Criticism and G. Charlier and J. Hanse, Histoire illustrée des lettres françaises de Belgique (1958); R. Frickx and R. Burniaux, La littérature belge d’expression française (1980); M. Quaghebeur, Alphabet des lettres belges de langue française (1982); R. Frickx and R. Trousson, Lettres françaises de Belgique, Dictionnaire des v. 2: La Poésie (1988); A.-M. Beckers, Lire les écrivains 3 v. (1985–); C. Berg and P. Halen, Littératures belges de langue française (2000); J. P. Bertrand et al., Histoire de la littérature belge (2003).
BELIEF AND POETRY
I. Classical to Early Modern
II. Early Modern to the Present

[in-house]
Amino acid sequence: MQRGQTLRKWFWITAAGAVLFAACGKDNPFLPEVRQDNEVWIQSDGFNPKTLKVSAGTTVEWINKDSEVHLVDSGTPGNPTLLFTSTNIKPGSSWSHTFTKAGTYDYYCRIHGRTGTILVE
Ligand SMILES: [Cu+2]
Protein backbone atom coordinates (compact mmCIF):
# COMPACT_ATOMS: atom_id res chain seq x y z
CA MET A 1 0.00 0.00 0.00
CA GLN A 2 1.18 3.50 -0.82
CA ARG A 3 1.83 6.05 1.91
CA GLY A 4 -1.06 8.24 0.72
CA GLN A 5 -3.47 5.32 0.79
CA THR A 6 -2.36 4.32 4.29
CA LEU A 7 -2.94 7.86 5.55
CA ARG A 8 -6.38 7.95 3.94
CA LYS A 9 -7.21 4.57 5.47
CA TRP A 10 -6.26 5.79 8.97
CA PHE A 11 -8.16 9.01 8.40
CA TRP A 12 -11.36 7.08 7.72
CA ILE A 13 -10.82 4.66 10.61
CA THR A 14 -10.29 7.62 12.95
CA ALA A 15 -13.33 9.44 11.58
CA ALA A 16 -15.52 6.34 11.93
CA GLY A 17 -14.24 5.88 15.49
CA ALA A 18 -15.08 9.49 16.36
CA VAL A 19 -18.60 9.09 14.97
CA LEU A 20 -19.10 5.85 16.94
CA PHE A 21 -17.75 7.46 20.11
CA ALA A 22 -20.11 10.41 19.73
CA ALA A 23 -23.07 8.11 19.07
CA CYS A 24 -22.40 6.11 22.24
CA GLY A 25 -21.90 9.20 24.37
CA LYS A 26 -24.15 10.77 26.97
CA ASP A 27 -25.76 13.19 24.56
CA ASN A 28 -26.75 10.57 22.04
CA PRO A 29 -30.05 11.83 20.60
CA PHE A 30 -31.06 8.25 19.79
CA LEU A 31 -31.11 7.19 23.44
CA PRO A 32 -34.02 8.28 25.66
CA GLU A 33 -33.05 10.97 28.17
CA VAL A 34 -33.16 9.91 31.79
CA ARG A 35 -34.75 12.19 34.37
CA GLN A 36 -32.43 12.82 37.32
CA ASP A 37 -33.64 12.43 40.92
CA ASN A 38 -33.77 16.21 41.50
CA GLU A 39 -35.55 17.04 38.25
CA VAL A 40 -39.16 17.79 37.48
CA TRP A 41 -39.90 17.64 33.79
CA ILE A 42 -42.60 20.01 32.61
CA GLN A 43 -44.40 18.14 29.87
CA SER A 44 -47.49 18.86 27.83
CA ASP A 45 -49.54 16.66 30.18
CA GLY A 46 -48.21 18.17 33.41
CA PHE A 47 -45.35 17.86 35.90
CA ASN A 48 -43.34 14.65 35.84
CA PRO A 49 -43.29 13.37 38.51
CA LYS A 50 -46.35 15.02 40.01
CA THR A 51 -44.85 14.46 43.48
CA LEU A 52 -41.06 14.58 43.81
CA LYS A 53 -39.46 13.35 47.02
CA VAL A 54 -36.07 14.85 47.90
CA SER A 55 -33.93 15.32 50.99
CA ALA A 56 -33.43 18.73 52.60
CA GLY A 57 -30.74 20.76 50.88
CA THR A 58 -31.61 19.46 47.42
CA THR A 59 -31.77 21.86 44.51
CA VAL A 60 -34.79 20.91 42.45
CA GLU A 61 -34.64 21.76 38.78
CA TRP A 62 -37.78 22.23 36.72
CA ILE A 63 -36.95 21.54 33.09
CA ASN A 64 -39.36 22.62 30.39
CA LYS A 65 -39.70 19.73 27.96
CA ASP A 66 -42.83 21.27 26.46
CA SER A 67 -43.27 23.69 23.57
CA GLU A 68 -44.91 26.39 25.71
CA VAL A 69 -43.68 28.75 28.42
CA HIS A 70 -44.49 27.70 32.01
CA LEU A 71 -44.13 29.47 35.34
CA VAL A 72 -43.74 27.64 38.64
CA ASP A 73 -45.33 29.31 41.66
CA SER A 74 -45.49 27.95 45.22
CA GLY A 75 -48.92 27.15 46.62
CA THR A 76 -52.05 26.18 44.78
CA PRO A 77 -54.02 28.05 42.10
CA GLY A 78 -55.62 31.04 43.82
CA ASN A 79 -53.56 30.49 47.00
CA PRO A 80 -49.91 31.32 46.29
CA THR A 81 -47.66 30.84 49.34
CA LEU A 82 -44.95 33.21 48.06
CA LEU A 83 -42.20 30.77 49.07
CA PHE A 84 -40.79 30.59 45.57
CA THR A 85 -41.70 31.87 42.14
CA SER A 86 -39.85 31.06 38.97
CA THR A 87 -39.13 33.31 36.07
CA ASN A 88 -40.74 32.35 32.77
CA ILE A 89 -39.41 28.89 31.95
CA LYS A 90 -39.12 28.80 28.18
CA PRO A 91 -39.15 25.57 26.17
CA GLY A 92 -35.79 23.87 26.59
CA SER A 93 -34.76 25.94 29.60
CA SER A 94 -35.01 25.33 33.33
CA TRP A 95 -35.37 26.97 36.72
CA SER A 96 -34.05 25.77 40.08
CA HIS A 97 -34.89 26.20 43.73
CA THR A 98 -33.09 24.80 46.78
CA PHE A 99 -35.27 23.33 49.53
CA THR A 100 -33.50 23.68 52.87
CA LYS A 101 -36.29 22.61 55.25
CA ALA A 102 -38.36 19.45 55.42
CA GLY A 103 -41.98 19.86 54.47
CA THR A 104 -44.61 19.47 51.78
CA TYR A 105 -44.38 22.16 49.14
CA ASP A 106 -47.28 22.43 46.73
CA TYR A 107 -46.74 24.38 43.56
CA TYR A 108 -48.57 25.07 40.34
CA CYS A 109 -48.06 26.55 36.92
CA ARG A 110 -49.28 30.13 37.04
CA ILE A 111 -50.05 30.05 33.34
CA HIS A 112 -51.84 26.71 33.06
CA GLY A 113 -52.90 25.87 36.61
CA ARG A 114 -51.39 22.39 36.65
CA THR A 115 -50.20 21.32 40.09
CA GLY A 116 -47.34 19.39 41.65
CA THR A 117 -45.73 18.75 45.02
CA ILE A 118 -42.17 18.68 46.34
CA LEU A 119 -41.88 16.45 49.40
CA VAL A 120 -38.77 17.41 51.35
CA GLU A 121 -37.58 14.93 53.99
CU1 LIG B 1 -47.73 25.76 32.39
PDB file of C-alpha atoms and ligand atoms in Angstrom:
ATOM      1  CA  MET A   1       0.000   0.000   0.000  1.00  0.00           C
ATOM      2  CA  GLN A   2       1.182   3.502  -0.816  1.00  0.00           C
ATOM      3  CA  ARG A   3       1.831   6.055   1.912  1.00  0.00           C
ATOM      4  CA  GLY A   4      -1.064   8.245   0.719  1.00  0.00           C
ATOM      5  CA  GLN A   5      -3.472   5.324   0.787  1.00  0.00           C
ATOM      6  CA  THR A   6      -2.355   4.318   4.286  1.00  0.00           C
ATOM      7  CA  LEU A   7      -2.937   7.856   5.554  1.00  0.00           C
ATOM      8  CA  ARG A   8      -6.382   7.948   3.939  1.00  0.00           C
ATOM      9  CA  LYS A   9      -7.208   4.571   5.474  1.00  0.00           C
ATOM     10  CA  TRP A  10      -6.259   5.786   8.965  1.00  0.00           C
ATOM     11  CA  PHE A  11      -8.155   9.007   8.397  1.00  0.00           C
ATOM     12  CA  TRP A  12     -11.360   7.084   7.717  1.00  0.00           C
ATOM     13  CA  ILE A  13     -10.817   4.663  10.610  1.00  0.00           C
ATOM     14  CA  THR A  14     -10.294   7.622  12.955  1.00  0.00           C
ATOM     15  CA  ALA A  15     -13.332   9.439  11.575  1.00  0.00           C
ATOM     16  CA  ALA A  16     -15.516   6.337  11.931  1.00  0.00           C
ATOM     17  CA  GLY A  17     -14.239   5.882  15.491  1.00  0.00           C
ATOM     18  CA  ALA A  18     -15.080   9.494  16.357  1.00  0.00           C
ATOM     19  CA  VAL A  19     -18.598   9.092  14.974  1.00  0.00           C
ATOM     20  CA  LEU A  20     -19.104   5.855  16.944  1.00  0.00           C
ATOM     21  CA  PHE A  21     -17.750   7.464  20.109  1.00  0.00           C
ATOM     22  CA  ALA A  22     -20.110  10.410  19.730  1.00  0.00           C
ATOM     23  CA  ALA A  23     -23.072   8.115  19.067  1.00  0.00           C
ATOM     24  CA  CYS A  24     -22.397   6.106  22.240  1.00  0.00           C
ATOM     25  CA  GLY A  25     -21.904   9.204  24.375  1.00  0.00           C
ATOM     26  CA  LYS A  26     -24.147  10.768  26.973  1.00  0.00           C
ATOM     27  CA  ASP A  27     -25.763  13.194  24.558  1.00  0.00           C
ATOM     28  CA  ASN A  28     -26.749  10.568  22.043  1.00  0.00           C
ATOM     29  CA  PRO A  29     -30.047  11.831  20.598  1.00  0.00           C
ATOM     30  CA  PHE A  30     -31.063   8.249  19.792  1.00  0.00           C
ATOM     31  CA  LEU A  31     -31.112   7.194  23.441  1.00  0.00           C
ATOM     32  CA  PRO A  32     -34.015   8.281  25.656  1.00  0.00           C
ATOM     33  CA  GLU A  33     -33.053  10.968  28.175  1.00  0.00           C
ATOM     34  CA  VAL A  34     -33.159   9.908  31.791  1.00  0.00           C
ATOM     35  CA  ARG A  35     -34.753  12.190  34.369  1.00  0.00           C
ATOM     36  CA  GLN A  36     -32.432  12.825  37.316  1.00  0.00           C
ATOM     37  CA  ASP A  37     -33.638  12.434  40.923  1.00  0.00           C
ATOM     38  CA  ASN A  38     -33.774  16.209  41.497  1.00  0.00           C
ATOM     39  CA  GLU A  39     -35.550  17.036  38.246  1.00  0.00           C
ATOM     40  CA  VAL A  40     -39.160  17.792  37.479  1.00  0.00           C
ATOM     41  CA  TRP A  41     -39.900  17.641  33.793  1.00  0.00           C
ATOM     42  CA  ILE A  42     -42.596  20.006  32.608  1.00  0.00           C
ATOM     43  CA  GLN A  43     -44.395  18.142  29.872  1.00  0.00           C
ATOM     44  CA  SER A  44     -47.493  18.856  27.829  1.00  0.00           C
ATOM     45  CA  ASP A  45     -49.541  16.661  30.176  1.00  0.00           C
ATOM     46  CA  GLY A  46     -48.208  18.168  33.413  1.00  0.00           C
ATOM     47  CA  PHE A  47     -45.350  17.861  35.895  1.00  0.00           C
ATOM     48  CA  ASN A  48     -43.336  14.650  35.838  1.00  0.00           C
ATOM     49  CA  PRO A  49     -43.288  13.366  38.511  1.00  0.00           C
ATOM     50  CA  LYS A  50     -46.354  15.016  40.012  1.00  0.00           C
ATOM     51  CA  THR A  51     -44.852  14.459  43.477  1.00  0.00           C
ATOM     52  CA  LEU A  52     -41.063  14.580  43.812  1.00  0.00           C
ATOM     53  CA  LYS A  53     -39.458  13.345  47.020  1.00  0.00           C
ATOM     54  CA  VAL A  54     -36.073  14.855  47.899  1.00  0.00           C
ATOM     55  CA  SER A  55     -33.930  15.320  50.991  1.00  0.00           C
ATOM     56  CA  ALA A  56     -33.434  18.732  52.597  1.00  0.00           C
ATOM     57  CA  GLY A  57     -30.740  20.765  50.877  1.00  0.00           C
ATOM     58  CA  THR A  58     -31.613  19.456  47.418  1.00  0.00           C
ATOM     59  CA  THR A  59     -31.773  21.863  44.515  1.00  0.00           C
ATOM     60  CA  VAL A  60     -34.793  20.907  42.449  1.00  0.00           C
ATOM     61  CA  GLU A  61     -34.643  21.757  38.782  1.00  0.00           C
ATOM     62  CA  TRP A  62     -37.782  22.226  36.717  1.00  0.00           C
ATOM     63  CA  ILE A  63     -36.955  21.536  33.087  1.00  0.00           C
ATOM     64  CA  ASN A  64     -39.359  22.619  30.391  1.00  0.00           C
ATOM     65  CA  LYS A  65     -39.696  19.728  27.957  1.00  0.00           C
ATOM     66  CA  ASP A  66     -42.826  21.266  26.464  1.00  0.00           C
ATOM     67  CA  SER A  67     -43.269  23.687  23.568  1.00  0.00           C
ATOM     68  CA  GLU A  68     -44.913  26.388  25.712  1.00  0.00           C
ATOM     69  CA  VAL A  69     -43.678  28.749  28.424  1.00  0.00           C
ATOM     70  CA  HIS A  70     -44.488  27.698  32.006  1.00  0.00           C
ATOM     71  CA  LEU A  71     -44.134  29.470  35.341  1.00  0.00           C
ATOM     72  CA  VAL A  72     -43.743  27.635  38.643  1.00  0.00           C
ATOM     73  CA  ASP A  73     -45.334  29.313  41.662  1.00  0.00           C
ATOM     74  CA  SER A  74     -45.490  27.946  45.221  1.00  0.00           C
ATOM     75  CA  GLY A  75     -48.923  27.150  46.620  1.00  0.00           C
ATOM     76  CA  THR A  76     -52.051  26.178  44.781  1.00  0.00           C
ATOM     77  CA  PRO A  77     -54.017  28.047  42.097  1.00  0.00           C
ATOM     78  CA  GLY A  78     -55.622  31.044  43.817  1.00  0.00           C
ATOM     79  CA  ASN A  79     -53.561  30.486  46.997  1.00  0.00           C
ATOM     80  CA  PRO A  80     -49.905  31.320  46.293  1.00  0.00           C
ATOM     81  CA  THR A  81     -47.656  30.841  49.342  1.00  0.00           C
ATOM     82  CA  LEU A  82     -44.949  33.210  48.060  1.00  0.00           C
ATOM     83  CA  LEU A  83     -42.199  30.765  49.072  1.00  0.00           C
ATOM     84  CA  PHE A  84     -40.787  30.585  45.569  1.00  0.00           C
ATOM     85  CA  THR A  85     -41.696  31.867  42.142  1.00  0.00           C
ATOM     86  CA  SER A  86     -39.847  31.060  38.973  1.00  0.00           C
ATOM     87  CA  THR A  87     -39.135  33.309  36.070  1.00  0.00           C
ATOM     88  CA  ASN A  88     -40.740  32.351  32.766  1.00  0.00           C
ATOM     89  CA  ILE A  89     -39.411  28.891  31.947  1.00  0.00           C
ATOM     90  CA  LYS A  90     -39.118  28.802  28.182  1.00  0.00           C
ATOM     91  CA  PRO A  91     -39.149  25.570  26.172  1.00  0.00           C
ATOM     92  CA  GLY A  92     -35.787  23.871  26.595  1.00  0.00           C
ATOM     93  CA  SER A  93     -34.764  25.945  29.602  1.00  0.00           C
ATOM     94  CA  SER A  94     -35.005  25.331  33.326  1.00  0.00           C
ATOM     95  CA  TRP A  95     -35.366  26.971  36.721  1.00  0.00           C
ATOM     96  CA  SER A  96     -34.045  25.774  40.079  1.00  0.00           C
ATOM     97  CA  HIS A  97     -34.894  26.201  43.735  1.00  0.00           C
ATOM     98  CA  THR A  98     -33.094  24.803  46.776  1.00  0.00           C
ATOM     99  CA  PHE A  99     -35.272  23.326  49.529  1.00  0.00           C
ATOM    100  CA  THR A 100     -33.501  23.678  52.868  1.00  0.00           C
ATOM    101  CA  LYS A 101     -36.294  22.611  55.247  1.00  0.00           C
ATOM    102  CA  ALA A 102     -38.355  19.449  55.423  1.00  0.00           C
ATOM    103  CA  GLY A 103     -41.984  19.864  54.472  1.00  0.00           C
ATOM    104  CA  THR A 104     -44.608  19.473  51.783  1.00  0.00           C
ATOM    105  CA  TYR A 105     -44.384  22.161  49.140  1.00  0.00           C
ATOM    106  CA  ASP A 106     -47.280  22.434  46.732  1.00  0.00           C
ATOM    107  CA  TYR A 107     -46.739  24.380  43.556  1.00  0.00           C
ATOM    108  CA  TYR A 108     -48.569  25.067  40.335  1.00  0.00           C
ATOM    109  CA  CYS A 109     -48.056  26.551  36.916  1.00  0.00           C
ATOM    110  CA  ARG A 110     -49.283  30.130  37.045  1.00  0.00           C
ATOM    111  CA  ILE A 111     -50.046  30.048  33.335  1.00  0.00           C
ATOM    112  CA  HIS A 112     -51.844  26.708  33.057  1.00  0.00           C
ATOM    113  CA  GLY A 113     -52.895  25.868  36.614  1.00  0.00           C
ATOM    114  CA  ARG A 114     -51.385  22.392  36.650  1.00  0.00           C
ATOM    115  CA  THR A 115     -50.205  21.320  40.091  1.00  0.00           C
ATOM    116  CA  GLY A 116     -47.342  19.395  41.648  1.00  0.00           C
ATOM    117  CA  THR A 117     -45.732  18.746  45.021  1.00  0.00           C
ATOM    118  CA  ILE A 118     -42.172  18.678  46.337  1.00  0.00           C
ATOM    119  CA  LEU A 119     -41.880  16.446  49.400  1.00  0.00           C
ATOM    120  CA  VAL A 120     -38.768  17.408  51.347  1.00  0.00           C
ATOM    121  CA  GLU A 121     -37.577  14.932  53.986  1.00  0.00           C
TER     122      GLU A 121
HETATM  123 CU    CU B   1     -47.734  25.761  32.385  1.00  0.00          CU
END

I. Classical to Early The question of belief and poetry was posed as such only in the mod. period, but since virtually every narrative or discursive utterance claims some kind of assent, these claims naturally have received critical attention since cl. antiquity. *Classical poetics, beginning from rhetorical principles, characteristically took conventional beliefs and common sense as normative and sought to avoid conflict with them. Since audiences cannot be instructed or delighted by a poem whose premises or claims they actively reject, the poet must secure their acquiescence as efficiently as possible; to this end, Horace gives the advice to “follow convention, or at least be consistent” Even Aristotle, who trenchantly distinguished poetry from rhet., took the world of common apprehension to be the object of poetic imitation. Conventional beliefs thus stood as the measure not only of incident but of style, design, and character through Gr. and Roman antiquity.